Worms dominate August e-threats
Worms continued to dominate the Top Ten E-Threats for August published by security firm BitDefender, with Trojan.Clicker.CM holding the top spot.
The Trojan.Clicker.CM Trojan is also becoming increasingly present on so-called ‘warez’ websites - download portals hosting cracks and keygens for commercial applications.
Second on the list, Trojan.AutorunINF.Gen is accountable for 10 per cent of the total number of global infections. The Windows Autorun feature is used by multiple families of malware in order to propagate via removable media.
Trojan.Wimad.Gen.1 ranks third with 6 per cent. This Trojan affects ASF files with their ability to automatically download the appropriate video codec if it is missing from the system. Malware authors usually hijack the original specifications to force the file into downloading a malicious binary instead.
More than eight months since it first entered the BitDefender Top 10 E-Threats list, Win32.Worm.Downadup ranks fourth with 4 per cent of the total amount of infected machines wordlwide. Also known as Conficker or Kido, the worm restricts access to the websites associated with IT security vendors.
Ranking fifth this month, Win32.Sality.OG is a polymorphic file infector that appends its encrypted code to executable files (.exe and .scr binaries.). To hide its presence on the infected machine, it deploys a rootkit, and attempts to kill antivirus applications installed locally.
Sixth place is taken by Win32.Induc.A, an unusual piece of malware infecting applications built with Borland (now Embarcadero) Delphi versions 4 through to 7. The virus does not infect binary file, but rather modifies the SYSCONST.PAS file, injects its malicious code, and then compiles the file back. All the applications built with the compromised compiler would then be infected with the virus. Win32.Induc.A has no malicious payload, but its abrupt escalation in the Top Ten list shows that only a few Delphi developers are aware of the widespread infection.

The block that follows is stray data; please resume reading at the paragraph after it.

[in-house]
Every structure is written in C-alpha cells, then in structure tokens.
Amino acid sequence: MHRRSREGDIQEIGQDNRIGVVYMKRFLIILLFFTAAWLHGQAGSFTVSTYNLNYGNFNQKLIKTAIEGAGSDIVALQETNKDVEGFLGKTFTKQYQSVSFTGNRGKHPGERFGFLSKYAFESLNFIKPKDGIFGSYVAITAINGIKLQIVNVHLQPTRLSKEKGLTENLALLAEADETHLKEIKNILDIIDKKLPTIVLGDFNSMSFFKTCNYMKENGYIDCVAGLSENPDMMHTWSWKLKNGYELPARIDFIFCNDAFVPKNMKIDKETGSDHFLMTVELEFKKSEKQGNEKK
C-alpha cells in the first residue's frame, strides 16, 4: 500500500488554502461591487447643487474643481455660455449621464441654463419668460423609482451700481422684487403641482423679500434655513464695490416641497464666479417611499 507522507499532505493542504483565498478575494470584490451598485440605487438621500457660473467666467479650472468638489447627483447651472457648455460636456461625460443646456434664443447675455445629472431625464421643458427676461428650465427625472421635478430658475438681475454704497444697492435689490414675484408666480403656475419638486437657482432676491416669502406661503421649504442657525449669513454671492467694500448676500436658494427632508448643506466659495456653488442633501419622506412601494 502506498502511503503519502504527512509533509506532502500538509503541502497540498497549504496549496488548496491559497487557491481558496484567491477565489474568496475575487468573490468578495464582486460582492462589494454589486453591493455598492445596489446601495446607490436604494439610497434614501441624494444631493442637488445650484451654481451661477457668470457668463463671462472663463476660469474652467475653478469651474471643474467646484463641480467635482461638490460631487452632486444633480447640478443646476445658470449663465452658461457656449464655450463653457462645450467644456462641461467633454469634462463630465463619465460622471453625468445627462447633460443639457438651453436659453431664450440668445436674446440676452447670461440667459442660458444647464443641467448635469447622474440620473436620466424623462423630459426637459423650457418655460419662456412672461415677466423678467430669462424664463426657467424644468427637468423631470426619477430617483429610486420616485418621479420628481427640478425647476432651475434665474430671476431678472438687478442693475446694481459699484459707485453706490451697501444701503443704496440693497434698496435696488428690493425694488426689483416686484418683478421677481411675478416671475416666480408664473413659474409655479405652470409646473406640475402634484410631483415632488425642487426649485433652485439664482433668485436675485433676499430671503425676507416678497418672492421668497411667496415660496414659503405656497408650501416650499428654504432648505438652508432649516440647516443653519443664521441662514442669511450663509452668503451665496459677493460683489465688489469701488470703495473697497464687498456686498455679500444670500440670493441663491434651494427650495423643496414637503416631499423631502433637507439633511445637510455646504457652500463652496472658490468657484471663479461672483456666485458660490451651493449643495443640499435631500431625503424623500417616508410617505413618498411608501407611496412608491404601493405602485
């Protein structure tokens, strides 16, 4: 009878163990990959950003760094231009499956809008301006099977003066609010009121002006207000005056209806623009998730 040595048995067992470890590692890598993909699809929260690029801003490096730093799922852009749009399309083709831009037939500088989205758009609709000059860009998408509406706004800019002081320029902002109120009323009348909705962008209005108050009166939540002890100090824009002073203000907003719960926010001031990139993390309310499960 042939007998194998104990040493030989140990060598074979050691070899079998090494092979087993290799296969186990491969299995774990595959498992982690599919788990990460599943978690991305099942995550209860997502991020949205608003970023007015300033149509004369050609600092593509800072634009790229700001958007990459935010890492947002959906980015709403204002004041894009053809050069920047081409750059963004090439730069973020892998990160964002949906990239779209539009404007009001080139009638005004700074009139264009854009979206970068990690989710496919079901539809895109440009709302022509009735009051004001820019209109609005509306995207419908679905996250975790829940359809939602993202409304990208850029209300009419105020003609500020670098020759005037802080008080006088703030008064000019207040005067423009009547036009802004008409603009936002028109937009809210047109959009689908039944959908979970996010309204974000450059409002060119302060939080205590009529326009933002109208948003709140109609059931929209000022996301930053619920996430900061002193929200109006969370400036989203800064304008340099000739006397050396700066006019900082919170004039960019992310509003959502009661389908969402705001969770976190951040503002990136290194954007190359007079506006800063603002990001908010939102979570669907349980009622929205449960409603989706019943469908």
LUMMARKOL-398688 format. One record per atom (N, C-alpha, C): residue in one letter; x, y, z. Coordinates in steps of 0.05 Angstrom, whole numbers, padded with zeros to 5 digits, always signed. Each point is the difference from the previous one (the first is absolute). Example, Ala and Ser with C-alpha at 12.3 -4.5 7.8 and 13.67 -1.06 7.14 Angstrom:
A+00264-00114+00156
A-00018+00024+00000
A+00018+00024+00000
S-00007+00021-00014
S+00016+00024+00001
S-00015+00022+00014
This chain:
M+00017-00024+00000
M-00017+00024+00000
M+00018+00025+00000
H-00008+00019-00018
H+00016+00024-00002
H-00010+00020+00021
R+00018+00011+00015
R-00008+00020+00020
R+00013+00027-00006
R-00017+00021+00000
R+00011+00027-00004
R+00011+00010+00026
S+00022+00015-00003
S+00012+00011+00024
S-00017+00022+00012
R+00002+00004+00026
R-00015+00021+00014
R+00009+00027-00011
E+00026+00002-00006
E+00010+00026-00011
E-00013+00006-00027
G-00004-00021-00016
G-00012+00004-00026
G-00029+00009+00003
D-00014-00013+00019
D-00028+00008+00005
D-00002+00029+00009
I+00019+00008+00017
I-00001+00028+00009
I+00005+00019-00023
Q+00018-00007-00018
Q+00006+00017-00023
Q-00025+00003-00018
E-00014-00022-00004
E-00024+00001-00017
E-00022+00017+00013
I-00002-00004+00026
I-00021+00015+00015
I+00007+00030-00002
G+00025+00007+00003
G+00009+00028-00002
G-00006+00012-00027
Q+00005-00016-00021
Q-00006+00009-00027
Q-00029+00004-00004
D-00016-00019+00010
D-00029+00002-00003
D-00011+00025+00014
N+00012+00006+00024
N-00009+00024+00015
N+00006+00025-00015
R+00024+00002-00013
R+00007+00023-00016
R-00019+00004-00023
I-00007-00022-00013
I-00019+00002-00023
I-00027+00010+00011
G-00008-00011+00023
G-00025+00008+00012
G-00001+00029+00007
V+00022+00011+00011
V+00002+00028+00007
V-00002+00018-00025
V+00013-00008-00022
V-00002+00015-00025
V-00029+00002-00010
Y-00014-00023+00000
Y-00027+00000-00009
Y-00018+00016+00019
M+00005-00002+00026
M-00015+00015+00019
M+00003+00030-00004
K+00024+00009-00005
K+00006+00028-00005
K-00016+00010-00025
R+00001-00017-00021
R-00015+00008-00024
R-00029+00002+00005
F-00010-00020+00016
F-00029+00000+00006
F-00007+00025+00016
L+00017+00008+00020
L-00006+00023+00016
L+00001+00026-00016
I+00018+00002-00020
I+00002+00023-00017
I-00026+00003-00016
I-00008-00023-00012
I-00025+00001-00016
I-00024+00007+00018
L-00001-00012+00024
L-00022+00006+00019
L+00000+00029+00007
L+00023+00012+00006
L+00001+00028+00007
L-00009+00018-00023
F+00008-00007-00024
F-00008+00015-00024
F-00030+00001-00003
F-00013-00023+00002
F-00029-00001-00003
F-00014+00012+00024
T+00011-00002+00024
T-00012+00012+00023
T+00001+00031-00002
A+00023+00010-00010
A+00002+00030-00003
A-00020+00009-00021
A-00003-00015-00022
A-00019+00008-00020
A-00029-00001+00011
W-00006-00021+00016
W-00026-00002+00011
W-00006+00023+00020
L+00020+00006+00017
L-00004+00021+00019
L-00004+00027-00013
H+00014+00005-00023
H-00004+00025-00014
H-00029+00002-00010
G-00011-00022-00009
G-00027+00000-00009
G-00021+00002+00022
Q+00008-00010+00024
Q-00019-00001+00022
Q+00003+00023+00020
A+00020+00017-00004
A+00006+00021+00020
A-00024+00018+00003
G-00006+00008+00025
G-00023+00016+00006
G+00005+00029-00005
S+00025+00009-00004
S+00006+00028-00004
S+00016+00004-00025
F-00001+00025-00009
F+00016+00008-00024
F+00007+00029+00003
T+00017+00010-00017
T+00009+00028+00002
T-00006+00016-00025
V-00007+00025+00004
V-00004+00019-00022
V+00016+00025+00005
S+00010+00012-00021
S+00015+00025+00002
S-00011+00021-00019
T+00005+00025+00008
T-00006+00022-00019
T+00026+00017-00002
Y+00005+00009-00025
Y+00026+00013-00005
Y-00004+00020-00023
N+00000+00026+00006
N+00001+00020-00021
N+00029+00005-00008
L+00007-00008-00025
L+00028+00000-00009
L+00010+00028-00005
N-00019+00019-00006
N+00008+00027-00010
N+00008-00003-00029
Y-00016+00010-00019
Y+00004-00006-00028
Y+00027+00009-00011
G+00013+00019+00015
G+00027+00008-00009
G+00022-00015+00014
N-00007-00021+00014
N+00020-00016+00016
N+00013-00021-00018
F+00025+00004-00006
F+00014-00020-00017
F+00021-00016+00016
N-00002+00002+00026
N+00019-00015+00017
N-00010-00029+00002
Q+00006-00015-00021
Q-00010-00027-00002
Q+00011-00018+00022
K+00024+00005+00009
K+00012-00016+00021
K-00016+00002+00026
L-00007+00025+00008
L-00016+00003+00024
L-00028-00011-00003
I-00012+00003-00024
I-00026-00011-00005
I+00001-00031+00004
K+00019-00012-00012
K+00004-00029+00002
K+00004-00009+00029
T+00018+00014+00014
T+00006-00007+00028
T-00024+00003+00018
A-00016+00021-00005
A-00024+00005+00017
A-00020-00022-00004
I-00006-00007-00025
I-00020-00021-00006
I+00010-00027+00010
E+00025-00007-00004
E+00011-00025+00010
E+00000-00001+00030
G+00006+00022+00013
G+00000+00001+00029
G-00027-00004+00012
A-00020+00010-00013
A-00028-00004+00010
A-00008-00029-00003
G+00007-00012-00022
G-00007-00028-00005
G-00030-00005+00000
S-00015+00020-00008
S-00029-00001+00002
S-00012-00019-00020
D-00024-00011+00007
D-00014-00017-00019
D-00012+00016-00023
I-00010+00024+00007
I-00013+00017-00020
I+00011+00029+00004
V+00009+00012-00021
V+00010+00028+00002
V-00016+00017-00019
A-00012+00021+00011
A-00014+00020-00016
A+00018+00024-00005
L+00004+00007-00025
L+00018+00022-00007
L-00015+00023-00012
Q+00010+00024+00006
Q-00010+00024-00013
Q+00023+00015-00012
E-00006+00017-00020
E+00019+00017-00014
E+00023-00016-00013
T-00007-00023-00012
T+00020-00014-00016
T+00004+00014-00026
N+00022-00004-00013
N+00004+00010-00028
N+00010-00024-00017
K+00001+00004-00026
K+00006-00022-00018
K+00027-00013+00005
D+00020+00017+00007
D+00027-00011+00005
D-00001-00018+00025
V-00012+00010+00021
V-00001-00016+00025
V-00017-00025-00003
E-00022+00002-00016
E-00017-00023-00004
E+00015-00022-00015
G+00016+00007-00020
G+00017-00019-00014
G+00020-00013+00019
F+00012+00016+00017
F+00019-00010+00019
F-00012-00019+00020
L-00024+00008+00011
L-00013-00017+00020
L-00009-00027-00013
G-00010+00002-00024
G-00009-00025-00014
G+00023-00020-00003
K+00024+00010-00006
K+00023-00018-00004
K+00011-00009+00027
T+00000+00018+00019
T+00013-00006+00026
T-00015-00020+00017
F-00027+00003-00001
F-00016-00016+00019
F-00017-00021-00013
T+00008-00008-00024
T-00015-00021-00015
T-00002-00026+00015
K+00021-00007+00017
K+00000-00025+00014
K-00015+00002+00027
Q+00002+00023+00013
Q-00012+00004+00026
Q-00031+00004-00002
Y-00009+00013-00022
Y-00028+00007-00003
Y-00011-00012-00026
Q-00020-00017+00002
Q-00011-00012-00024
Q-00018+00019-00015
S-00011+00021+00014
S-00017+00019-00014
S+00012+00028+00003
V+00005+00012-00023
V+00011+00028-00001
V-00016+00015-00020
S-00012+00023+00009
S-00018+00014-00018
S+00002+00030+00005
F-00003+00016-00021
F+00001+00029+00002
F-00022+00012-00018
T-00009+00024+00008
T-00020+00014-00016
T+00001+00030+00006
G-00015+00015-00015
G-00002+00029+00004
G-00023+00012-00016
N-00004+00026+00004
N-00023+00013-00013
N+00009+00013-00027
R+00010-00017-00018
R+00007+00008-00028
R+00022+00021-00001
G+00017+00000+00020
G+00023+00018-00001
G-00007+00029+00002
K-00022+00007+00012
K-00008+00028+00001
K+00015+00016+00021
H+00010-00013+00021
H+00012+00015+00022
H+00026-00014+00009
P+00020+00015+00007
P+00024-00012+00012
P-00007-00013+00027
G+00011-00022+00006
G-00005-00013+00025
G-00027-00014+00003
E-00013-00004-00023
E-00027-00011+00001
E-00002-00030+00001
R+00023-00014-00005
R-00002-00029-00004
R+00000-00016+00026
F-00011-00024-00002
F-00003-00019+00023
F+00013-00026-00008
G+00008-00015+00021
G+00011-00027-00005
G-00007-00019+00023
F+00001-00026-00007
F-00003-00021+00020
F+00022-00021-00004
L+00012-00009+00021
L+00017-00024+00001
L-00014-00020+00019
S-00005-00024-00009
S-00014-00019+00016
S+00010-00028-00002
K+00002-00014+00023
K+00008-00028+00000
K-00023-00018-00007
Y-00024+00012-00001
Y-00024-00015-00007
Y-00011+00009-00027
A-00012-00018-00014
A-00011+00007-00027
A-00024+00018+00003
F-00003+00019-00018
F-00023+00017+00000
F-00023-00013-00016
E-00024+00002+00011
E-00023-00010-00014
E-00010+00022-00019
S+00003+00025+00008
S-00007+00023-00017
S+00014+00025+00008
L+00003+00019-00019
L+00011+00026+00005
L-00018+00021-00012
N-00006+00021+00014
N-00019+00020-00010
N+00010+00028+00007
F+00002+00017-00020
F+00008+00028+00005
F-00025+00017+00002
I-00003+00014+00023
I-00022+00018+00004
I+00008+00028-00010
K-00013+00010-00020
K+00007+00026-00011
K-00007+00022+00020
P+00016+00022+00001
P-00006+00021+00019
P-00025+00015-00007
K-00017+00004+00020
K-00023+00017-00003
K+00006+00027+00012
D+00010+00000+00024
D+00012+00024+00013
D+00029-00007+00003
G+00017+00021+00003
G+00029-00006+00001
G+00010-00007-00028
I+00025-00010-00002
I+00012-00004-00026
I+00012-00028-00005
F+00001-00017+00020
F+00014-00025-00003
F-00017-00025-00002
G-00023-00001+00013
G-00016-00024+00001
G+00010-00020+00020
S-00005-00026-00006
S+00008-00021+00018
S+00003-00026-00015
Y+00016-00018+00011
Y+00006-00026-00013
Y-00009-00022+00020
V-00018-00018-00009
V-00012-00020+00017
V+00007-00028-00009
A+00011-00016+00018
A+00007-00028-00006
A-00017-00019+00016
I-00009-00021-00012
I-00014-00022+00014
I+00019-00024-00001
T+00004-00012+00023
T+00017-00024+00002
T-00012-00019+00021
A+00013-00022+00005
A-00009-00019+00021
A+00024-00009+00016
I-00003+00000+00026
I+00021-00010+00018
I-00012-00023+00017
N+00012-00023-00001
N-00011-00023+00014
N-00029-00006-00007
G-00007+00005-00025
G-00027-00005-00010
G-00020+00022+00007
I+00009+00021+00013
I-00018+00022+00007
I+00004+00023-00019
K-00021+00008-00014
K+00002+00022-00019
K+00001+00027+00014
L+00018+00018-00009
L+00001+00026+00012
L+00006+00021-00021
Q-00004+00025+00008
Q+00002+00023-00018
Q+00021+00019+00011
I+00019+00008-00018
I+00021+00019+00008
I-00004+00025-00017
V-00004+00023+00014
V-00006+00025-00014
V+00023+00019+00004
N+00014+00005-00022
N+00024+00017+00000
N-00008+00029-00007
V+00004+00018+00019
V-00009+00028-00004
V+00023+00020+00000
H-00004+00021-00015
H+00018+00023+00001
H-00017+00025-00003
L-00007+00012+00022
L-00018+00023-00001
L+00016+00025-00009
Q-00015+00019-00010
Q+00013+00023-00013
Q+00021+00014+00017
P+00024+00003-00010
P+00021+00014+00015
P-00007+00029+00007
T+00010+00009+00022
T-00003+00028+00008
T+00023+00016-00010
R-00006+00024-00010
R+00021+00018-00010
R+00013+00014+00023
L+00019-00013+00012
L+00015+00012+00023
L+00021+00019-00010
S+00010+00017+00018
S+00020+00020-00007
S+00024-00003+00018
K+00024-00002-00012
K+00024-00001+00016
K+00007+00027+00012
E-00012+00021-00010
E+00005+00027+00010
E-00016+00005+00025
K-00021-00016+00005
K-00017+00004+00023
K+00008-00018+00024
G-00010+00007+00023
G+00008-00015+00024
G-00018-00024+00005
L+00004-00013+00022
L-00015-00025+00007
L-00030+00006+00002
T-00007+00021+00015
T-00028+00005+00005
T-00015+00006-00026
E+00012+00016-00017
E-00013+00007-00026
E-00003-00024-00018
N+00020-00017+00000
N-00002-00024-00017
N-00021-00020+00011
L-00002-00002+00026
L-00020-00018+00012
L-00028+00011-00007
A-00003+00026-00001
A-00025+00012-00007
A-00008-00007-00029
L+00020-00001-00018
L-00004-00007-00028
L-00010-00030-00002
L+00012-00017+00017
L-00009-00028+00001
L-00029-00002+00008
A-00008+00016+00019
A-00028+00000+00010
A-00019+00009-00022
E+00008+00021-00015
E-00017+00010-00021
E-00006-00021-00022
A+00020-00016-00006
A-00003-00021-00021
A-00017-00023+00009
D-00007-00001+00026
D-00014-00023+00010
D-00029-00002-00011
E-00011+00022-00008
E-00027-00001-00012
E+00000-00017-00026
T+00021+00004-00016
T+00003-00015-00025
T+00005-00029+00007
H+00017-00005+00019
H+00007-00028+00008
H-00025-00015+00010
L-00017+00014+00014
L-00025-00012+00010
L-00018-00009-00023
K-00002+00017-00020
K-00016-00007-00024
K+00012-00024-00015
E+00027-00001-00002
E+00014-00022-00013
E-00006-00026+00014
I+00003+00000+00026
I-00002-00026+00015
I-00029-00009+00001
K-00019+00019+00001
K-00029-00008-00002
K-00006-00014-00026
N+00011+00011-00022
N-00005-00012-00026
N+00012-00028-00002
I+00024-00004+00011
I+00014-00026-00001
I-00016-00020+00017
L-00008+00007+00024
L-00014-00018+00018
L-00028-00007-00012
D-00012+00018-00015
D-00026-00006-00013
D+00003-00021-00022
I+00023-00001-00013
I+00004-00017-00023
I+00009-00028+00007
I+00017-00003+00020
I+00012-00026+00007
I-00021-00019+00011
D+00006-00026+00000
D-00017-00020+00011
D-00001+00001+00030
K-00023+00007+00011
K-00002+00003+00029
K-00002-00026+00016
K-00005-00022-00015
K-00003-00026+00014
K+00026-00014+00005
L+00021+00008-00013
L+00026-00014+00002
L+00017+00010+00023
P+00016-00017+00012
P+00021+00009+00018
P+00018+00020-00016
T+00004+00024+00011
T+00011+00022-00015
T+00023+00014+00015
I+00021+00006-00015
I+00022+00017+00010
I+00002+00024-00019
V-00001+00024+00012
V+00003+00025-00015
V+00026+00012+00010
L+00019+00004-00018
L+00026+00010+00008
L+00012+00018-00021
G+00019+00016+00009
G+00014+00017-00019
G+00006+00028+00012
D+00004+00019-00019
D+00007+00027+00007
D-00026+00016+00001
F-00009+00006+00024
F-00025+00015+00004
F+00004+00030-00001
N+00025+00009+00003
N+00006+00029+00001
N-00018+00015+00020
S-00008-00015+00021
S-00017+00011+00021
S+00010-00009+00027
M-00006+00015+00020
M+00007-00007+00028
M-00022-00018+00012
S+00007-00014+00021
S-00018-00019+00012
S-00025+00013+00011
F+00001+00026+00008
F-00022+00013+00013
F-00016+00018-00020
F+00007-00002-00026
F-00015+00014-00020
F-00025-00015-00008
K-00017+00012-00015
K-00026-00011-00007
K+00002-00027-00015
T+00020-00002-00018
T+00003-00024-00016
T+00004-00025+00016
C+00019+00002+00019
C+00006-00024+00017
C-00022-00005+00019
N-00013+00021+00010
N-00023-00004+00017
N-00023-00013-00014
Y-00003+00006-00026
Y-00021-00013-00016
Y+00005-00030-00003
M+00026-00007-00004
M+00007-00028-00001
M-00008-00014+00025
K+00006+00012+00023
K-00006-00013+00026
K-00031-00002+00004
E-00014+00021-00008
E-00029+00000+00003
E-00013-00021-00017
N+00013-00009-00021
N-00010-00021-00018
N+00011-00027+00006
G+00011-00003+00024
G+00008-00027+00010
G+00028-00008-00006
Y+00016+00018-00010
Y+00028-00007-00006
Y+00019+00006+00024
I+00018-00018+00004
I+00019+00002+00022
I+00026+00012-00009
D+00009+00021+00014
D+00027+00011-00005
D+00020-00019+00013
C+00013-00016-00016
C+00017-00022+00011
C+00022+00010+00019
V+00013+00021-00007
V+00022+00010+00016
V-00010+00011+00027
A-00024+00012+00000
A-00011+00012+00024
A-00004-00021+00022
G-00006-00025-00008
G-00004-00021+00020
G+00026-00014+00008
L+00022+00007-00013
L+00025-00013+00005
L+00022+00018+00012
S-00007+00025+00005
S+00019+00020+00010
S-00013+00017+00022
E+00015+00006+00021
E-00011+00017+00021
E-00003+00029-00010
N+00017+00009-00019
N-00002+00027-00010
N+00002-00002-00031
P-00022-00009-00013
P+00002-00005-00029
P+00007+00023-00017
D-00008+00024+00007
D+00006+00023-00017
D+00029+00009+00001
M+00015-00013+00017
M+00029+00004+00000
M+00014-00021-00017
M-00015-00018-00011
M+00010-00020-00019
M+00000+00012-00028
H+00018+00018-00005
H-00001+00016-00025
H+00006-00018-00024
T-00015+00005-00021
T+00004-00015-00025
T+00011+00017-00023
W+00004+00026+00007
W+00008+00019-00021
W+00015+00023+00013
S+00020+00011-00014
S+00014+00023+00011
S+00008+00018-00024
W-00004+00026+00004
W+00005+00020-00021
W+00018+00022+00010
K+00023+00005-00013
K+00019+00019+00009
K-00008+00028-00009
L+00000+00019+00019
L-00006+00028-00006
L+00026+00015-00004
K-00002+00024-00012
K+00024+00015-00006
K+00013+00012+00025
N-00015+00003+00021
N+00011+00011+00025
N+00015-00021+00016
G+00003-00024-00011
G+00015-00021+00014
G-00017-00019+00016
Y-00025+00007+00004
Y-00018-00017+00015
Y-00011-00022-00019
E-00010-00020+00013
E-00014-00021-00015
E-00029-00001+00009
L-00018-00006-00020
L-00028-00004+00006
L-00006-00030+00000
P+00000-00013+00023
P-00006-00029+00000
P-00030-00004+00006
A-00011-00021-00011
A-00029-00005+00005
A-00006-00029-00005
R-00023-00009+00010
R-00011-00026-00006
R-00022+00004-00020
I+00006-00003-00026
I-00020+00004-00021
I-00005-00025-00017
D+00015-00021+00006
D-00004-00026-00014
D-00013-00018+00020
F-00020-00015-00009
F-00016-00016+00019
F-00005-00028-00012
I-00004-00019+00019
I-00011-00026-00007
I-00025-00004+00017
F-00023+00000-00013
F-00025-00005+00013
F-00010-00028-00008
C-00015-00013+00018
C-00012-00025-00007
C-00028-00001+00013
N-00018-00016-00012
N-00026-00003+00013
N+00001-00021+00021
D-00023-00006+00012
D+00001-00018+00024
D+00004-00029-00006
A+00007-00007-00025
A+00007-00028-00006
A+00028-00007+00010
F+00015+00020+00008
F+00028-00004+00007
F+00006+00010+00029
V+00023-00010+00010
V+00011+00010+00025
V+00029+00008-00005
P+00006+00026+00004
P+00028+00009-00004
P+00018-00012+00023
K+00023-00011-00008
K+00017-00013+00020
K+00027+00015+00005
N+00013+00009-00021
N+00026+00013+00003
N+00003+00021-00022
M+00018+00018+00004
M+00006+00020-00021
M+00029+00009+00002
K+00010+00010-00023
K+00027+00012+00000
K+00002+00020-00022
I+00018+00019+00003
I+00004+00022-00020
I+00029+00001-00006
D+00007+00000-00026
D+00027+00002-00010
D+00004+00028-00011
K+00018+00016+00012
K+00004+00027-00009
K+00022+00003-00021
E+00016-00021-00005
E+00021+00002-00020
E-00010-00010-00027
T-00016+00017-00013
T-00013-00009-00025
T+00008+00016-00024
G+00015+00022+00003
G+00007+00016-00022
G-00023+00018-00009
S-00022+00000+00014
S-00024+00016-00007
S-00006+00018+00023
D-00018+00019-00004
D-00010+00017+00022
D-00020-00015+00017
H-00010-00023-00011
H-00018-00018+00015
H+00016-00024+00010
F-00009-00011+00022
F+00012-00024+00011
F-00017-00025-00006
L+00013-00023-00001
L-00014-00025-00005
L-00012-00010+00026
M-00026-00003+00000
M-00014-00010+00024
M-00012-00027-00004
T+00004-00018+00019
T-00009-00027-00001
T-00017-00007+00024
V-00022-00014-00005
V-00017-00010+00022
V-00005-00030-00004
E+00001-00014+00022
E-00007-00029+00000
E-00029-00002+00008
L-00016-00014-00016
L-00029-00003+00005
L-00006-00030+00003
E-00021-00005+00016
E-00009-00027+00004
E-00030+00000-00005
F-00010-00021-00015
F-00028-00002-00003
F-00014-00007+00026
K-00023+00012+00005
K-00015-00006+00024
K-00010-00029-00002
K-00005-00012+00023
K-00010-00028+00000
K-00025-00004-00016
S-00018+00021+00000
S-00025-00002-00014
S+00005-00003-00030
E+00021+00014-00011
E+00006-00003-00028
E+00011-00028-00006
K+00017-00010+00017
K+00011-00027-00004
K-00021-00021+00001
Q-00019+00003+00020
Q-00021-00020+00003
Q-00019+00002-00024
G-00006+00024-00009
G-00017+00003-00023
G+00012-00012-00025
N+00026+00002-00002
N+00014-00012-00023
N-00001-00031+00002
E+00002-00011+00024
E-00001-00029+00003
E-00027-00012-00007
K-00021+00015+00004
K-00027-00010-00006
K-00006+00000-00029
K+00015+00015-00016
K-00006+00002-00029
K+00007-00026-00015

Trojan.Autorun.AET, in seventh position, is a piece of malware that spreads through the Windows shared folders, as well as via removable media (network attached storage devices or mapped drives). The Trojan exploits the Autorun feature implemented in Windows operating systems to automatically execute itself when an infected device is plugged in.
Ranking eighth in this month's Top Ten E-threats, Trojan. JS.PYV is a malicious script affecting users who are browsing malicious or legitimate websites which were compromised by attackers.
In ninth place is Win32.Virtob.Gen which is a file infector written in assembly language. The piece of malware hides its presence by injecting hooks into other Windows processes, but avoids compromising system files. It also opens a backdoor that can be exploited by a remote attacker to seize control over the infected machine. This is a high-risk infection; for more details on how to remove this threat, got to www.bitdefender.co.uk/VIRUS-1000070-en--Win32.Virtob.Gen.html
In last place, Worm.Autorun.VHG is an Internet/network worm that exploits the Windows MS08-067 vulnerability in order to execute itself remotely using a specially crafted RPC (remote procedure call) package (an approach also used by Win32.Worm.Downadup). The increasing presence of the worm in BitDefender's Top Ten E-Threats list reveals that users are still ignoring Microsoft's security advisories and avoid deploying security patches.
The full rundown of BitDefender's August 2009 Top 10 E-Threats list is:
- Trojan.Clicker.CM – 14 per cent
- Trojan.AutorunINF.Gen - 10 per cent
- Trojan.Wimad.Gen.1 - 6 per cent
- Win32.Worm.Downadup.Gen - 4 per cent
- Win32.Sality.OG - 3 per cent
- Win32.Induc.A - 2 per cent
- Trojan.Autorun.AET - 2 per cent
- Trojan.JS.PYV - 2 per cent
- Win32.Virtob.Gen.12 - 2 per cent
- Worm.Autorun.VHG - 2 per cent